The biggest knock on the Chromebook for solution providers also is one of the biggest draws for education customers: price. At an average selling price of around $300, the margins on the devices are quite low. But solution providers say Chromebooks open up more lucrative opportunities around managed services and network infrastructure. For example, Keizer said BCT is on-site at the White Pine County school district twice a week to not only manage the fleet of Chromebooks, but also to help deliver customized educational content for individual classrooms.
"There's a lot more opportunity around Chromebooks than just the device delivery. That's just a small part of it," Keizer said.
Google is adding to the Chrome ecosystem for K-12, too; Synnex announced last week that it's now offering Google Play for Education, a specialized version of the Google Play store for Android tablets with thousands of teacher-approved apps, digital textbooks and video content.
Ken Bowers, senior account manager at Sunnytech, a Woburn, Mass.-based solution provider, attended the Chromebook training session at Synnex's Red, White & You conference and said Sunnytech, which predominantly focuses on the commercial market, is moving into the K-12 space. "We're starting to get into the education market, and we're beginning to see demand for Chromebooks," Bowers said. "The key is the wireless infrastructure for these schools. If the Internet backbone isn't up to par, then Chromebooks aren't going to work. But that's an opportunity too because VARs can go in and make money off new wireless solutions."
To that end, Synnex introduced last week "Chrome Kits" for its reseller customers, which feature not only several different Chromebook models but also wireless products from Ruckus Wireless. In addition, Google's Sheth said improving wireless and Internet connectivity in schools is a major focus for Google's Chromebook Initiative, and that the company hopes to drive more network infrastructure improvements through reseller partners.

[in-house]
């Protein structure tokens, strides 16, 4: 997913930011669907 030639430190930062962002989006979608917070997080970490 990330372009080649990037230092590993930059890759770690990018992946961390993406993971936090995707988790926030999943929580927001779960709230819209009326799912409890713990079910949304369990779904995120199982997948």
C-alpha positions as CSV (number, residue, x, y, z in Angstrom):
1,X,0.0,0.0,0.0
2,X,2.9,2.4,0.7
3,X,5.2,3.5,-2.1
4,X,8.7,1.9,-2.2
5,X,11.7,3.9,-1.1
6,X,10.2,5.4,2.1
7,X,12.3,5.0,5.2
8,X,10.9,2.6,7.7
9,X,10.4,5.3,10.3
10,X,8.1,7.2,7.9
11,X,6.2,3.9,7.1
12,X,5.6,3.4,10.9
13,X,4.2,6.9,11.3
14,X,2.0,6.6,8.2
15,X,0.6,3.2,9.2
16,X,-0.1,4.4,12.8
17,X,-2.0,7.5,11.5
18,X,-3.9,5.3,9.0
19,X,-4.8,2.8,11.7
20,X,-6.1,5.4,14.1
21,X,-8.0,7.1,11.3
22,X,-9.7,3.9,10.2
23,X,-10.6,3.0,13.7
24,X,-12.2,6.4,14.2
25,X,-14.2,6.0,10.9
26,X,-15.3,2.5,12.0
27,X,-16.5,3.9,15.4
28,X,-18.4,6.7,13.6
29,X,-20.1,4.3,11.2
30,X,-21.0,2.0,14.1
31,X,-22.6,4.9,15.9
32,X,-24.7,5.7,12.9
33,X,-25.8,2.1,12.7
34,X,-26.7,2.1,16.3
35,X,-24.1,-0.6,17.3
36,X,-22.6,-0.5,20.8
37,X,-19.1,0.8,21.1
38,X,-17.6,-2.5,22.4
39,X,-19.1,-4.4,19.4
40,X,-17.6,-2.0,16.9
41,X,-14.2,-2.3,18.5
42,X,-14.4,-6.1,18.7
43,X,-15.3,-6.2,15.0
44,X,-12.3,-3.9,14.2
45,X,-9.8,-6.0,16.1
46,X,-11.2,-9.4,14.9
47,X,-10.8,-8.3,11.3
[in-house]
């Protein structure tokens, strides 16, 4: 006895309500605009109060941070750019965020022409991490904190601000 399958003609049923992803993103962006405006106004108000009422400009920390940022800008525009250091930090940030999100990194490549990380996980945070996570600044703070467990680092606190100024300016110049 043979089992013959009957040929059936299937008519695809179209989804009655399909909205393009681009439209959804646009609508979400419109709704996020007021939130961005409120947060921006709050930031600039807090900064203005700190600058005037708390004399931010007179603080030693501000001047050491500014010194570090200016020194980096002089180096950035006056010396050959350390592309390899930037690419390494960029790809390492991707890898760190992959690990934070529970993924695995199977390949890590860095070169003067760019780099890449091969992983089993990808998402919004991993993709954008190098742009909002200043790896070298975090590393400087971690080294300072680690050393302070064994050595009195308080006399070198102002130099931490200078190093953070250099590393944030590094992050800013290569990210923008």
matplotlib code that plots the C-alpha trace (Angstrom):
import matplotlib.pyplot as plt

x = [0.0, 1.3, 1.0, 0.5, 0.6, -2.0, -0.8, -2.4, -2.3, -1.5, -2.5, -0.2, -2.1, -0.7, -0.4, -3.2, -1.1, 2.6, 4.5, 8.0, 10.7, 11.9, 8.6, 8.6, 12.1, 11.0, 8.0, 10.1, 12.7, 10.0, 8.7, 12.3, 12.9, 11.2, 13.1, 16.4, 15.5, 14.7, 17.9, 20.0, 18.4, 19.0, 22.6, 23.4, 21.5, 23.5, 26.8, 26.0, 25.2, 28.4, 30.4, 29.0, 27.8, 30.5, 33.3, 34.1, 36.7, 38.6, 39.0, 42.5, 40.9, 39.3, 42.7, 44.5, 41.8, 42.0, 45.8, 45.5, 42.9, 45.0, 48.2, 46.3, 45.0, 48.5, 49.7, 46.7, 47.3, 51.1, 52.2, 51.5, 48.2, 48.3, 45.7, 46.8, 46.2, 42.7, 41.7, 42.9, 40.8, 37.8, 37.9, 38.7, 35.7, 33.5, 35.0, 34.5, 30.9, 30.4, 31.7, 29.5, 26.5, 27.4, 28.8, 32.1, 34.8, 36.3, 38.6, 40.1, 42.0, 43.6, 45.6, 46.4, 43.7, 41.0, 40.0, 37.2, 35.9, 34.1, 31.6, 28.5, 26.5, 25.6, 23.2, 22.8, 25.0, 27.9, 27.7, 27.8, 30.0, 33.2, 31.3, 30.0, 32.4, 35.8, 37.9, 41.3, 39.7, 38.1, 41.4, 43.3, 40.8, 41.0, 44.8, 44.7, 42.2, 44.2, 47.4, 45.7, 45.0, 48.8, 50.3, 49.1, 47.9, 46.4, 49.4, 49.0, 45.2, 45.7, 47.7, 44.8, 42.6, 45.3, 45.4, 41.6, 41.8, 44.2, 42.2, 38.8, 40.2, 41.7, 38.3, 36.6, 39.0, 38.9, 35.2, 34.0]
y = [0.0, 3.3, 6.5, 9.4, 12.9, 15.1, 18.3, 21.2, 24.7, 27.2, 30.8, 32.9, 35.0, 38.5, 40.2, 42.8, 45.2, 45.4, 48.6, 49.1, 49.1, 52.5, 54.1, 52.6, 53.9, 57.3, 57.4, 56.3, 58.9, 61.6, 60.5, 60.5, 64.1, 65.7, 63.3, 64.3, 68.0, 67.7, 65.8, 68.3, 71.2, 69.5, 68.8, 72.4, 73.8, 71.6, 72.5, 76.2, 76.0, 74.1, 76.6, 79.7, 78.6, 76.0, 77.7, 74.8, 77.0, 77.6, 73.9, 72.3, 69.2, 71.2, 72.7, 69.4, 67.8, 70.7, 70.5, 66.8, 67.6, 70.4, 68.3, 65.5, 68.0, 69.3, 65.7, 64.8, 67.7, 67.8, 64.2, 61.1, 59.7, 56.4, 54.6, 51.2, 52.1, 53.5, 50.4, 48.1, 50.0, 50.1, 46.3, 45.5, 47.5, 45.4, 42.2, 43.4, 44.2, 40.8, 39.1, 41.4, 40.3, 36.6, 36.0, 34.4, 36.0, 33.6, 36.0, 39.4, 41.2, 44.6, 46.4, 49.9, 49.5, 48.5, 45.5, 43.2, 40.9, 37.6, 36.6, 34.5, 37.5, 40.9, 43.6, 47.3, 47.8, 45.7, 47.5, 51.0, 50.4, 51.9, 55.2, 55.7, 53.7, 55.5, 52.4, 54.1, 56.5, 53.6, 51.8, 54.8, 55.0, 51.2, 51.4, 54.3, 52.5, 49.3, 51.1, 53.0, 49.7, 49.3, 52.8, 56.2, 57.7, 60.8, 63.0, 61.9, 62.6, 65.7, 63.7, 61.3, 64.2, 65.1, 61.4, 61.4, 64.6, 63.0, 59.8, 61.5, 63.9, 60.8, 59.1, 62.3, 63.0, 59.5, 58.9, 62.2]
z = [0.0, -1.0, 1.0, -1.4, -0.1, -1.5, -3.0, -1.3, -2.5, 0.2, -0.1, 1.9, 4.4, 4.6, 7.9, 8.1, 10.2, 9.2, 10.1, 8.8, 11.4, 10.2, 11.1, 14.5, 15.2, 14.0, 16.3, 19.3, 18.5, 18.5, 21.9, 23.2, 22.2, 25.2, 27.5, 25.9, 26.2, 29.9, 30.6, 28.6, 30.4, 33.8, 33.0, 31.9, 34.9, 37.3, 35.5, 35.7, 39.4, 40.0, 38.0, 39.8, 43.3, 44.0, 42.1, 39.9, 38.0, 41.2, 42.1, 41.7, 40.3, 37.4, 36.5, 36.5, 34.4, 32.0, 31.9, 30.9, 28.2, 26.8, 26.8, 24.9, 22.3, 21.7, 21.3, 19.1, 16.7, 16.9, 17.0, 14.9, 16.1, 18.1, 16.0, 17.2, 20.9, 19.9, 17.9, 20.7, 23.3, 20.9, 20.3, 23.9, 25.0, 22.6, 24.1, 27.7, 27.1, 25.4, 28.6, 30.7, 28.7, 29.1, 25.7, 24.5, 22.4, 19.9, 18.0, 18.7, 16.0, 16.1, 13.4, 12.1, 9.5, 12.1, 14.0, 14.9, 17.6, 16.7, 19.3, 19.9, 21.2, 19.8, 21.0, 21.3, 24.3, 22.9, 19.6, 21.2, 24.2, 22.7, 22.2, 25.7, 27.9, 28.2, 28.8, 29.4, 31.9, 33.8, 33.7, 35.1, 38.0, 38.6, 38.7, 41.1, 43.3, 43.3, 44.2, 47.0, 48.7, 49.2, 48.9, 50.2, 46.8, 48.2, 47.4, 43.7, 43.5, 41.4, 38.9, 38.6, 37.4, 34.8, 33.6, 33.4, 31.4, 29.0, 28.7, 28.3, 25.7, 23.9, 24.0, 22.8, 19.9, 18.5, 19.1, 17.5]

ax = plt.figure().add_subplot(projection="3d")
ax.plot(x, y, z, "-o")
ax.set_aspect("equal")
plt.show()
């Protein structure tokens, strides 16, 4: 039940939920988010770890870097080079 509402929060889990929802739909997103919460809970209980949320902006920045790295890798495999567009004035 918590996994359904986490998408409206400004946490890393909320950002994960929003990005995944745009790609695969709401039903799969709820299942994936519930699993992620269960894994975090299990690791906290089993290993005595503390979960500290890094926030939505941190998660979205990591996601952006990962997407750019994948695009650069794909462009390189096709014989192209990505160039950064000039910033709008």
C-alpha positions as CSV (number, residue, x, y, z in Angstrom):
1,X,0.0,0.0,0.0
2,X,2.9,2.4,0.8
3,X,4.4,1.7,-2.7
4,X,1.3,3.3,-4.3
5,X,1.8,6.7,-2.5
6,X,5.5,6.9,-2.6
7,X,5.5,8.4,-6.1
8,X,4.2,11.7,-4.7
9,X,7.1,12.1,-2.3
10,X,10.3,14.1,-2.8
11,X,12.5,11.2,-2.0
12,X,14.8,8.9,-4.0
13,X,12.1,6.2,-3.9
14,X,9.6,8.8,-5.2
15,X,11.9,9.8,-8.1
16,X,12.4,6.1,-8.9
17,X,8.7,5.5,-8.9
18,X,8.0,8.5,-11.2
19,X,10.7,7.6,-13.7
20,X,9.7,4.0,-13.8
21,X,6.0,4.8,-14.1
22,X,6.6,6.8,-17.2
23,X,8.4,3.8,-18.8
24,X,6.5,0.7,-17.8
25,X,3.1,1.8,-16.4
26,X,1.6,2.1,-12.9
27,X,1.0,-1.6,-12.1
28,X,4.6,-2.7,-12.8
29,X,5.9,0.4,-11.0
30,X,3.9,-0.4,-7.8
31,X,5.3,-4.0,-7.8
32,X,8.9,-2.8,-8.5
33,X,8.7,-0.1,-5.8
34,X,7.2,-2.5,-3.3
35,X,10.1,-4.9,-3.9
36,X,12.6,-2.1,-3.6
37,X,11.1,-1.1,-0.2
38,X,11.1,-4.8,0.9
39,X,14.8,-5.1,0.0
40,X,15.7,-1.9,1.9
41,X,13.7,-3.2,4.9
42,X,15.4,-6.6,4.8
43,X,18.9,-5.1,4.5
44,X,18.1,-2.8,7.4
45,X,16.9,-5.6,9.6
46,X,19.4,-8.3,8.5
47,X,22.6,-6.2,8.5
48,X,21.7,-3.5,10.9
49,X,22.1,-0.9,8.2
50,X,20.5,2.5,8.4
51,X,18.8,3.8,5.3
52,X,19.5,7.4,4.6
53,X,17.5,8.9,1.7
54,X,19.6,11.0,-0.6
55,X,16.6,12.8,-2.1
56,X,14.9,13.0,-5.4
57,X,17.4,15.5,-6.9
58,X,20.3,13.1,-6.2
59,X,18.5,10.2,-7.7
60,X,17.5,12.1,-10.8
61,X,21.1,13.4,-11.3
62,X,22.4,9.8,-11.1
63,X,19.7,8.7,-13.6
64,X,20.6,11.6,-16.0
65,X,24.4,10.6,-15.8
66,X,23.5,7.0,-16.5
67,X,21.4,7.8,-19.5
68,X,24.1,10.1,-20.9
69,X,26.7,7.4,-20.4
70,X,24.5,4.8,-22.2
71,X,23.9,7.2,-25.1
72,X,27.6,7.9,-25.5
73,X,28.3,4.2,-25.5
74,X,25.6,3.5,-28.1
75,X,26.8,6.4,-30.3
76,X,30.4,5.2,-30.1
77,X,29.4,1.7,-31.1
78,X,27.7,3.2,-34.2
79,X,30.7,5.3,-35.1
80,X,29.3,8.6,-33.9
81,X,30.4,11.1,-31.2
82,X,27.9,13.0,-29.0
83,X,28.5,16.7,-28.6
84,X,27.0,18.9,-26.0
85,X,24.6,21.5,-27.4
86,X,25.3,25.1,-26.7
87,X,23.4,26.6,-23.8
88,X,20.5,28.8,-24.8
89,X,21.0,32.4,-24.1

Synnex, meanwhile, also is emphasizing the rising investments in K-12 education. Franklin said the market is flourishing right now, thanks to a number of factors. "State budgets are healthy right now," he said. "They're the best they've been since before the recession, and that's driving a lot of IT spending on education. Franklin also said Common Core adoption is also helping to drive Chromebook sales; the Common Core standards have strict requirements for systems and devices and Chromebooks fit those requirements. But the biggest factor, Franklin said, is a new sense of urgency to improvement the quality of public education. "We're falling behind in education," he said, "and that's got everyone focused on fixing the problem."
Gary Bellanti, president of Memphis-based solution provider Open Road Technologies, said his company is currently working with Synnex to become authorized for the Chrome Management Console and sees major potential in the education market. "I think Synnex and Google have put together a pretty good program to get VARs authorized and up to speed on the opportunity around Chromebooks," Bellanti said. "We're seeing a lot of money at the state and local government levels being invested in education right now, and we're very interested in moving further into that space."
PUBLISHED APRIL 25, 2014